Sir Michael Spicer: To ask the Secretary of State for Health when the Minister of State will reply to the letter from the hon. Member for West Worcestershire, dated 23 January, about the painkiller drug Vioxx. 
Mrs. May: To ask the Secretary of State for Health pursuant to the answer of 18 February 2008, Official Report, column 310W, to the hon. Member for Westmorland and Lonsdale (Tim Farron), on NHS: questionnaires, what the cost to the public purse was of each questionnaire on which his Department has worked with Ipsos MORI in financial year 2007-08. 
Mr. Spring: To ask the Secretary of State for Health how many patients at (a) West Suffolk Hospital, (b) Addenbrookes Hospital and (c) Ipswich Hospital died from Clostridium difficile in each of the last five years. 
As National Statistician I have been asked to reply to your recent question asking how many patients at (a) West Suffolk Hospital, (b) Addenbrookes Hospital and (c) Ipswich Hospital died from Clostridium difficile in each of the last five years. (191591)
Special analyses of deaths involving Clostridium difficile in England and Wales are undertaken annually by ONS. The latest year for which figures are available is 2006. Information on the numbers of deaths between 1999 and 2006 involving Clostridium difficile was published in Health Statistics Quarterly in February 2008.(1) This publication is available in the House of Commons library.
ONS has not yet released any figures on deaths involving Clostridium difficile for individual hospitals. The possibility of producing figures for hospitals in the future is currently being investigated.
(1) Office for National Statistics (2006) Report: Deaths involving Clostridium difficile: England and Wales, 1999-2006. Health Statistics Quarterly 37, 52-56.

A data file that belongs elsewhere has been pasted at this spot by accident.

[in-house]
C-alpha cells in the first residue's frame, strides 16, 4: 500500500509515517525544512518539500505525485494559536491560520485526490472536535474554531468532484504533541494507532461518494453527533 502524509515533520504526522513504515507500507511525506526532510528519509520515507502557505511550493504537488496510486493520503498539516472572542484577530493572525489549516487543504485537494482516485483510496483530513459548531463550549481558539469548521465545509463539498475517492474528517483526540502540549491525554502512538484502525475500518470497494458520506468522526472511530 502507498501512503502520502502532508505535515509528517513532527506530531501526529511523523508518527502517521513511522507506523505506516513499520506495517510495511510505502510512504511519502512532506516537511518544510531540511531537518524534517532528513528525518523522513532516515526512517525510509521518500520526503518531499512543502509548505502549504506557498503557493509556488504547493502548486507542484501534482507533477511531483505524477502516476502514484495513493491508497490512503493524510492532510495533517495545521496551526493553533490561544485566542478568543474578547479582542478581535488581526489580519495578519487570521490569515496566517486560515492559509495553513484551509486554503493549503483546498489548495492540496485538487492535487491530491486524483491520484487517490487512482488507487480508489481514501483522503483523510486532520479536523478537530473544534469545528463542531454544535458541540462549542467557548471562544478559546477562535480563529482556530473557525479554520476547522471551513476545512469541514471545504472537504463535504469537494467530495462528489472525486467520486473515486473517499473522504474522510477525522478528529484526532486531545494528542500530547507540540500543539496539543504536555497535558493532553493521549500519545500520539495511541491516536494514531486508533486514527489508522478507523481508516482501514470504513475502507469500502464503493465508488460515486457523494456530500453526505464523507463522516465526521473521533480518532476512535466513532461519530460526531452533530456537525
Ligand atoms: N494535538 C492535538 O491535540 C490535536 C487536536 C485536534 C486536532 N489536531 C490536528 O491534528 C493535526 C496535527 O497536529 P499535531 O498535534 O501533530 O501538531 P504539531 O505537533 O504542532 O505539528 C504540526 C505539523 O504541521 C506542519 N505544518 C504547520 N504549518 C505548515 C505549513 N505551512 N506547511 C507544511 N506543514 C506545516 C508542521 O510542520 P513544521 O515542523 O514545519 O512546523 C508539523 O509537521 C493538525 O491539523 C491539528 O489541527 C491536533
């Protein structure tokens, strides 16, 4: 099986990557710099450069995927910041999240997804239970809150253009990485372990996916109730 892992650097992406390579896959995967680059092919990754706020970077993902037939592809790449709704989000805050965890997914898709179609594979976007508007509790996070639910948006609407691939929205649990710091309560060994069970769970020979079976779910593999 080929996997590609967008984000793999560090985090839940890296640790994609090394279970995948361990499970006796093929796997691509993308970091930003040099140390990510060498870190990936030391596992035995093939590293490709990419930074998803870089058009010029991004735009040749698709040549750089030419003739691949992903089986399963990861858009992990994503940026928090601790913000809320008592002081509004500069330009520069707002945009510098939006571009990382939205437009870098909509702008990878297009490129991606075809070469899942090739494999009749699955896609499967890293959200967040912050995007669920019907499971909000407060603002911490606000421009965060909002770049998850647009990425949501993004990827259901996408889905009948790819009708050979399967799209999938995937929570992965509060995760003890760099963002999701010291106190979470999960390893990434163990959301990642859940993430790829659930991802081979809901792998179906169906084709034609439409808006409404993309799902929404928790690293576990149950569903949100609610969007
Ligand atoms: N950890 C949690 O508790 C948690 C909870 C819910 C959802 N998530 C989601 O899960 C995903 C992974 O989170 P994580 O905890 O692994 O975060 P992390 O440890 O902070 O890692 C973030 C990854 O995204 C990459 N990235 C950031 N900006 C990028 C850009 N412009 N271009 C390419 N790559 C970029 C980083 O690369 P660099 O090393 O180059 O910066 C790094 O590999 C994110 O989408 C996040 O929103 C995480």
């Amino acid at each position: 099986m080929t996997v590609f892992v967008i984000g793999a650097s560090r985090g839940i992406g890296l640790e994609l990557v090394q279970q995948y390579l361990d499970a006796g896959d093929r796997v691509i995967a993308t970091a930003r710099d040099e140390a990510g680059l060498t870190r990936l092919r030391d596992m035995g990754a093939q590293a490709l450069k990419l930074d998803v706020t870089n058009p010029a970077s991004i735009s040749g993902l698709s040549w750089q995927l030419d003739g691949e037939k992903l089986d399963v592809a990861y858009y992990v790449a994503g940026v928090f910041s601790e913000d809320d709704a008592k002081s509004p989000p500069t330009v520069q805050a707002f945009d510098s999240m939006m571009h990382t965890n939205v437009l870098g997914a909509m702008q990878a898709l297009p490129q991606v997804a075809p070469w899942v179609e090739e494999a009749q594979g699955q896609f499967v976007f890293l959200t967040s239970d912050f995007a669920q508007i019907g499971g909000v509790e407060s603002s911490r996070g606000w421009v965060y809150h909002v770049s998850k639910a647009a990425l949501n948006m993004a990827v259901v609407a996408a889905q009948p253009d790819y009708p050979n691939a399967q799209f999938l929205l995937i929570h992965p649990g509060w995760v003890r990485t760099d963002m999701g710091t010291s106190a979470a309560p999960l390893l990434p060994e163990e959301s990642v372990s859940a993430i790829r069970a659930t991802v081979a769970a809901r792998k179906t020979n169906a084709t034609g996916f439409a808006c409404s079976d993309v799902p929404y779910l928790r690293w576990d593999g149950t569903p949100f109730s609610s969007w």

Helen Jones: To ask the Secretary of State for Children, Schools and Families what steps he is taking to encourage local authorities to use the Building Schools for the Future programme to benefit deprived communities and rebuild schools that are most in need. 
Jim Knight: To ensure that Building Schools for the Future reaches the schools that are in most need, prioritisation was based on the greatest educational and social need of geographically coherent groupings of schools proposed by local authorities, GCSE results and eligibility for free school meals were used as proxies for these needs. Once in the programme, authorities must demonstrate through their Strategy for Change submissions that they are addressing the educational and physical |priorities in their estates.
Julia Goldsworthy: To ask the Secretary of State for Children, Schools and Families when he expects to answer question 173128, on user survey research, tabled on 6 December 2007 by the hon. Member for Falmouth and Camborne. 
Ben Chapman: To ask the Secretary of State for Work and Pensions whether employees at the Child Support Agency were given an indication of the timescale under which older cases would be put onto the new child support system. 
In reply to your recent Parliamentary Question about the Child Support Agency, the Secretary of State promised a substantive reply from the Chief Executive.
You asked the Secretary of State for Work and Pensions whether employees at the Child Support Agency were given indication of the timescale in which older cases would be put onto the new child support system.